During lunch on Monday I warped my inkle loom for a new trial project, letters on 5-block checks.
warped, in more than one way
After I warped it, I realized that I had accidentally left the tension flap swung in instead of out:
I had decent sheds though so I thought it would be fine. I wove a bit, tried a little pick up (obvious in this little sample, that wonky line that doesn’t match the checkerboard pattern).
It was fine until I went to advance the warp. On an inkle loom, the warp is a continuous loop. So when you advance the warp, you just slide the warp down towards the starting peg, exposing more unwoven warp.
I tried to move the warp. It was stuck. I loosened up the tension flap and realized that this was the reason the tension flap needs to swing out slightly from the loom while warping — it offers slack that is necessary, especially on a long warp, to advance the warp. Fuuuuuuuuuuuuck.
I slipped the warp off of the bottom peg and tried to figure out a way to MacGuyver it for this sampling project. I couldn’t figure out a good way to do it without messing up my entire warp or having to rewarp the entire thing. I could cut each thread one by one and tie to the one next to it. I could cut all of the threads, rewarp, tying each one to one another and that would work alright as long as I warped a shorter length. But what a pain in the butt!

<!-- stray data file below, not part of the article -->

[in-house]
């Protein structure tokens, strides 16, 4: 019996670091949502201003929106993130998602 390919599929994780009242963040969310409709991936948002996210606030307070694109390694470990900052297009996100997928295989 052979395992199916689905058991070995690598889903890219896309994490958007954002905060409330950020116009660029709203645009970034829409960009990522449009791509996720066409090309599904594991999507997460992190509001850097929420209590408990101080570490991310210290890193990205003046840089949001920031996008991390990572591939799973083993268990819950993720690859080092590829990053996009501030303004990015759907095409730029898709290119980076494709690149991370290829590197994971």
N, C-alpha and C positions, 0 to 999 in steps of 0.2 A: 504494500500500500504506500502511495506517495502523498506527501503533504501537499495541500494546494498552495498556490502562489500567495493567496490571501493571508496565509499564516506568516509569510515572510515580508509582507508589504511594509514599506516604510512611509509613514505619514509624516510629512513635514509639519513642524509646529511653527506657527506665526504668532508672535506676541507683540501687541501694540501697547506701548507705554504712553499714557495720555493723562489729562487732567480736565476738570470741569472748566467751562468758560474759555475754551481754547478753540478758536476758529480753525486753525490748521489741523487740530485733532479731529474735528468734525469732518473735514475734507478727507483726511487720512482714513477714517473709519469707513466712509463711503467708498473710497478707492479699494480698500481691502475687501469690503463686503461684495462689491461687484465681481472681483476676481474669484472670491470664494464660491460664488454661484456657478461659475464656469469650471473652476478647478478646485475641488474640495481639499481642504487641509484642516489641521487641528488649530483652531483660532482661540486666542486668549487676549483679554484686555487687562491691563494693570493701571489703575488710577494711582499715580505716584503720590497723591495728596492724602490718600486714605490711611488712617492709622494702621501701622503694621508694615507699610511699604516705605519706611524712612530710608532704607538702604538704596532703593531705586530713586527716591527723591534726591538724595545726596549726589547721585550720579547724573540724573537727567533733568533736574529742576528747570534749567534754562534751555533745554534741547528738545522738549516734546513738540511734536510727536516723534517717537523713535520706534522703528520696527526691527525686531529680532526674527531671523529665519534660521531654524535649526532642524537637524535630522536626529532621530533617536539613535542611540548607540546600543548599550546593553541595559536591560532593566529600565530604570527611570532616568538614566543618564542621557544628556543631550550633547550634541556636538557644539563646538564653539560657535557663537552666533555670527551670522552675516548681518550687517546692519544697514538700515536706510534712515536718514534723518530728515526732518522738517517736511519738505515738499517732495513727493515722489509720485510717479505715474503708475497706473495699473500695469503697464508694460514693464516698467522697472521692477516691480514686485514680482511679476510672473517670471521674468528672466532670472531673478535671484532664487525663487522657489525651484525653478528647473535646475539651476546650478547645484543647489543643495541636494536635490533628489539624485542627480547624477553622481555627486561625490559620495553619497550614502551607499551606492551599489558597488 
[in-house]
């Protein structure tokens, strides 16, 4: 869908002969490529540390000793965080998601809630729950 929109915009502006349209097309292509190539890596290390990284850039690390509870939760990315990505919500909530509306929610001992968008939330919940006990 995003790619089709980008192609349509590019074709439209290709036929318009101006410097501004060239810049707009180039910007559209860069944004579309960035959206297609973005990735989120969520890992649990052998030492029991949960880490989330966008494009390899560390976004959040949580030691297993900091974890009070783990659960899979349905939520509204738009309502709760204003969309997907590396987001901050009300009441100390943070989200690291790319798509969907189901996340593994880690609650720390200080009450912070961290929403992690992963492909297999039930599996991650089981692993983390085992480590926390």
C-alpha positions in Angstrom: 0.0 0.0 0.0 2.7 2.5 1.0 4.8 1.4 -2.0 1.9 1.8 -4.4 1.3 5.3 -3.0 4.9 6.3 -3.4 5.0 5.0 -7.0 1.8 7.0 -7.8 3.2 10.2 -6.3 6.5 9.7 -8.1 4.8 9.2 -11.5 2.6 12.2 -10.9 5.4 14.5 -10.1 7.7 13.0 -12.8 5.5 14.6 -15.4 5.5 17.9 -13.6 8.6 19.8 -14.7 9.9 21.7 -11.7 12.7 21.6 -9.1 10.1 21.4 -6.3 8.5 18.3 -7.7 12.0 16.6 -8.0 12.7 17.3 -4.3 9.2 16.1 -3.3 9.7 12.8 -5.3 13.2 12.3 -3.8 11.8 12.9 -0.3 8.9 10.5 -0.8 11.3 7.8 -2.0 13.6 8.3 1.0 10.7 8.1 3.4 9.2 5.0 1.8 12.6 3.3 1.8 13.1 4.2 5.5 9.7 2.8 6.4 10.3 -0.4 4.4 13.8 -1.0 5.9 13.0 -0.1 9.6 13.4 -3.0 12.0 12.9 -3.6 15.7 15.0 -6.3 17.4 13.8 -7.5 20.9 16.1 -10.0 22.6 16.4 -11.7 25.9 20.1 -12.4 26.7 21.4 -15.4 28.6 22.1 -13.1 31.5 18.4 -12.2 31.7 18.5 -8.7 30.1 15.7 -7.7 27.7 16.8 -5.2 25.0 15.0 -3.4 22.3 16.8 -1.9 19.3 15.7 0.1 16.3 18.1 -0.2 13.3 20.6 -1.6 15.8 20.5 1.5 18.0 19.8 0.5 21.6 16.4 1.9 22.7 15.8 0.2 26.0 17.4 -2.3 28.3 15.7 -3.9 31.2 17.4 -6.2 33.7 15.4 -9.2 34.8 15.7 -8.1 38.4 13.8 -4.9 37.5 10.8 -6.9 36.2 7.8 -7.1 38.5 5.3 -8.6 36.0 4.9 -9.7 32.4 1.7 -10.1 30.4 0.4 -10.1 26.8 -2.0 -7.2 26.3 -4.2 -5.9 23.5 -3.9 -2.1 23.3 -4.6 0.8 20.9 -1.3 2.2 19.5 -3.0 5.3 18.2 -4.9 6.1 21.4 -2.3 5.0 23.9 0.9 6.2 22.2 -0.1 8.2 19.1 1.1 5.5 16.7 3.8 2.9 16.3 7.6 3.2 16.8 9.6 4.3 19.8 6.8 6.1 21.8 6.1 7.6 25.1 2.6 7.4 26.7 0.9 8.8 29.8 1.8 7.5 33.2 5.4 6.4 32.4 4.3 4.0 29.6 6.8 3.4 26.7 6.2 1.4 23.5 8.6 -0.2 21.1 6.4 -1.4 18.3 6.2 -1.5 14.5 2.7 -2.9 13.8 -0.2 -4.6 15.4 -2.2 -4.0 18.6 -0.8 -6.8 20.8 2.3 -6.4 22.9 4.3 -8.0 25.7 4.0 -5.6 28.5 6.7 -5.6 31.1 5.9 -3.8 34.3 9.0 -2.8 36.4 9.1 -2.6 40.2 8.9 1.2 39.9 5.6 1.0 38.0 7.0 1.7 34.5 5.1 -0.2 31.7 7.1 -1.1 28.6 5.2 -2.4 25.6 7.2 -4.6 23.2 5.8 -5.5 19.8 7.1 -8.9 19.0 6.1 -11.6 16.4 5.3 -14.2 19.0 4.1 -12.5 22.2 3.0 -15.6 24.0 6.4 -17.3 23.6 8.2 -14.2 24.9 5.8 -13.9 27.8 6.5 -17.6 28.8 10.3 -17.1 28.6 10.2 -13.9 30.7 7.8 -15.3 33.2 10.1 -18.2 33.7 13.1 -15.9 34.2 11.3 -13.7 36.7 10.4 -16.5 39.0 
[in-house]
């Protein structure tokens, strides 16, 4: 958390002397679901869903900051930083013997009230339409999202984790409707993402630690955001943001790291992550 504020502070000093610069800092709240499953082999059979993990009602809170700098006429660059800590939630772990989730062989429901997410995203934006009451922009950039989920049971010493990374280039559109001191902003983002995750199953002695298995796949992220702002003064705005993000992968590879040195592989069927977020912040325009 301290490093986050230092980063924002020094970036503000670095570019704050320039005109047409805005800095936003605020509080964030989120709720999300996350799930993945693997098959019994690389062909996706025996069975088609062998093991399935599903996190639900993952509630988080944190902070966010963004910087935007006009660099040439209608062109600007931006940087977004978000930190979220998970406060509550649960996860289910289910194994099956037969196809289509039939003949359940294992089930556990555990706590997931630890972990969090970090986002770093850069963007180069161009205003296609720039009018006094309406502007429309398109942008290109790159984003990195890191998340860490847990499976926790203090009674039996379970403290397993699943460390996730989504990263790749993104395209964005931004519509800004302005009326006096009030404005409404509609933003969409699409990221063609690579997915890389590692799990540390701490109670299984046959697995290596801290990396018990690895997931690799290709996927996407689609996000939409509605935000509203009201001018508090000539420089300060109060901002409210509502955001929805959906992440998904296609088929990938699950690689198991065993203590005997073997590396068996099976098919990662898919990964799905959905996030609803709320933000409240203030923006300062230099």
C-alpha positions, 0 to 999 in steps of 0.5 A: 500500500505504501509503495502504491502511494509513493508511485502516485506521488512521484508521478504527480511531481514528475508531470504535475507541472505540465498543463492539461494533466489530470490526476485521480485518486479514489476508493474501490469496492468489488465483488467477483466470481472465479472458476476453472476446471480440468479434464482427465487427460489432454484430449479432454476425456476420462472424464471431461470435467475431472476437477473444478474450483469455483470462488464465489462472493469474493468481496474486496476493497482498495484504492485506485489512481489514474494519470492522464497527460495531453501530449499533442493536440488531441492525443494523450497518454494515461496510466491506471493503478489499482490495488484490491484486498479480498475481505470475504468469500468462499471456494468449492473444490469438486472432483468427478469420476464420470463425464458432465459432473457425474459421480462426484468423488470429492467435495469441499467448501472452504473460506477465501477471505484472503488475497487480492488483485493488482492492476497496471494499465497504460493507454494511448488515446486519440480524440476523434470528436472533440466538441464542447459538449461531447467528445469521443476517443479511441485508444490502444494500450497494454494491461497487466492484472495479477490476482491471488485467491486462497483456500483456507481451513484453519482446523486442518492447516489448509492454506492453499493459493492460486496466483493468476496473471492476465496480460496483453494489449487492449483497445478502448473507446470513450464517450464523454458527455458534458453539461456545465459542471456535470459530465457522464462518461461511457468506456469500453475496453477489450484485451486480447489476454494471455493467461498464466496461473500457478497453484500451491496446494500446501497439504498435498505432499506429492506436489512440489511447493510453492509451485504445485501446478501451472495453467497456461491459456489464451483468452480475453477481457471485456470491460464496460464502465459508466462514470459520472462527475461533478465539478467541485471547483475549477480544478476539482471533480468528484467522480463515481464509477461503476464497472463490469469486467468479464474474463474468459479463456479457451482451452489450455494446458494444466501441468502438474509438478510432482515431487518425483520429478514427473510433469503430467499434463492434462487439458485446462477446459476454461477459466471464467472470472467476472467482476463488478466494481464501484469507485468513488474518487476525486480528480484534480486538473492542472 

I eventually just rewarped the loom in the same colors, making sure this time that the tension flap was swung out beyond the loom. It advances fine now… Learning! Hopefully I won’t make that mistake again (I’m guessing on a short warp it wouldn’t have been as much of a problem).